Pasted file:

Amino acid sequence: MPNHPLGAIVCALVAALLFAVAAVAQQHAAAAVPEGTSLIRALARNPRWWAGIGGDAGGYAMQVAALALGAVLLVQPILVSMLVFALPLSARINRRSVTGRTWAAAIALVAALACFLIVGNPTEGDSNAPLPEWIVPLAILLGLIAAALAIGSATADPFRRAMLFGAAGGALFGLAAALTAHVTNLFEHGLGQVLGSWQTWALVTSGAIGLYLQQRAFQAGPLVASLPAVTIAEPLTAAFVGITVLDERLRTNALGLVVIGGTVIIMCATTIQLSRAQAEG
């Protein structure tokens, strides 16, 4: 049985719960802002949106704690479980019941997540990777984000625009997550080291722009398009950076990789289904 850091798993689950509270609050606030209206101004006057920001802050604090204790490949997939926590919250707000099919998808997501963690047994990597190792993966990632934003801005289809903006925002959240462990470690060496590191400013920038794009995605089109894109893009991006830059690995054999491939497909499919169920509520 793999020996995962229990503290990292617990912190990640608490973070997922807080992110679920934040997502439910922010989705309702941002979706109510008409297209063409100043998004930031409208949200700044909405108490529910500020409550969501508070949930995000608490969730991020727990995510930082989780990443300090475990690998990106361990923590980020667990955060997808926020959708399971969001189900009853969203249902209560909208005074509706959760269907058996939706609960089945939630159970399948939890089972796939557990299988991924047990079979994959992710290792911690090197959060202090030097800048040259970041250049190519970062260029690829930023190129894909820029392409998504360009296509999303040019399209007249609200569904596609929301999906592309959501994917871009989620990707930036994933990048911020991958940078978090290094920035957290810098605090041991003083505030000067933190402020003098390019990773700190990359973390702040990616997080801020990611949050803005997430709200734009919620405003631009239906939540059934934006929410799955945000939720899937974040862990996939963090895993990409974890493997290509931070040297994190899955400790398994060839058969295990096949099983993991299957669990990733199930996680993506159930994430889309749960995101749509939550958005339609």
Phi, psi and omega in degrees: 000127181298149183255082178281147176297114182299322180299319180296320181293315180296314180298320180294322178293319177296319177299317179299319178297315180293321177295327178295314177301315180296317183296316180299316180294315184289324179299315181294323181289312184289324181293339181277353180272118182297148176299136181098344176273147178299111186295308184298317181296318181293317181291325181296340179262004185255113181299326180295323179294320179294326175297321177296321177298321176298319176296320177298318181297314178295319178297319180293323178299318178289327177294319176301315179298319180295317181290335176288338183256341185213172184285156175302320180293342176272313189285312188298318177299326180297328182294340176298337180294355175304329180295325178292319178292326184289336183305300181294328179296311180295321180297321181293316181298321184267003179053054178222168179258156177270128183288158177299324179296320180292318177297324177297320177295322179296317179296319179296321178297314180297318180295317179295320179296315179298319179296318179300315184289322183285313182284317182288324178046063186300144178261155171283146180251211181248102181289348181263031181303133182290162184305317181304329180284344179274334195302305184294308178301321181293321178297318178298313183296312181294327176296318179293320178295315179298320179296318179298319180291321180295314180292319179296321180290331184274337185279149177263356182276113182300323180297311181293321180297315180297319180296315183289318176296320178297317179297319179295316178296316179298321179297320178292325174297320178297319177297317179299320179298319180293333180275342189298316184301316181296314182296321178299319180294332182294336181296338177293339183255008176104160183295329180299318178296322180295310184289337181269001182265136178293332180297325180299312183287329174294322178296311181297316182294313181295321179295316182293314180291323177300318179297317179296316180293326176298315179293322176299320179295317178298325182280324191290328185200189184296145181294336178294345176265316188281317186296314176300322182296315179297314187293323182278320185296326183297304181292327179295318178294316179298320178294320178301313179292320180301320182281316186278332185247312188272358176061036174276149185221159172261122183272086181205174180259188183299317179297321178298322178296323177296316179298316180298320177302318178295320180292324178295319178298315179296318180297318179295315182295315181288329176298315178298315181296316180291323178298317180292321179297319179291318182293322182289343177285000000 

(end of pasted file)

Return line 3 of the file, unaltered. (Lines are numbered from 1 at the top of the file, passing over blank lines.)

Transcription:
Phi, psi and omega in degrees: 000127181298149183255082178281147176297114182299322180299319180296320181293315180296314180298320180294322178293319177296319177299317179299319178297315180293321177295327178295314177301315180296317183296316180299316180294315184289324179299315181294323181289312184289324181293339181277353180272118182297148176299136181098344176273147178299111186295308184298317181296318181293317181291325181296340179262004185255113181299326180295323179294320179294326175297321177296321177298321176298319176296320177298318181297314178295319178297319180293323178299318178289327177294319176301315179298319180295317181290335176288338183256341185213172184285156175302320180293342176272313189285312188298318177299326180297328182294340176298337180294355175304329180295325178292319178292326184289336183305300181294328179296311180295321180297321181293316181298321184267003179053054178222168179258156177270128183288158177299324179296320180292318177297324177297320177295322179296317179296319179296321178297314180297318180295317179295320179296315179298319179296318179300315184289322183285313182284317182288324178046063186300144178261155171283146180251211181248102181289348181263031181303133182290162184305317181304329180284344179274334195302305184294308178301321181293321178297318178298313183296312181294327176296318179293320178295315179298320179296318179298319180291321180295314180292319179296321180290331184274337185279149177263356182276113182300323180297311181293321180297315180297319180296315183289318176296320178297317179297319179295316178296316179298321179297320178292325174297320178297319177297317179299320179298319180293333180275342189298316184301316181296314182296321178299319180294332182294336181296338177293339183255008176104160183295329180299318178296322180295310184289337181269001182265136178293332180297325180299312183287329174294322178296311181297316182294313181295321179295316182293314180291323177300318179297317179296316180293326176298315179293322176299320179295317178298325182280324191290328185200189184296145181294336178294345176265316188281317186296314176300322182296315179297314187293323182278320185296326183297304181292327179295318178294316179298320178294320178301313179292320180301320182281316186278332185247312188272358176061036174276149185221159172261122183272086181205174180259188183299317179297321178298322178296323177296316179298316180298320177302318178295320180292324178295319178298315179296318180297318179295315182295315181288329176298315178298315181296316180291323178298317180292321179297319179291318182293322182289343177285000000 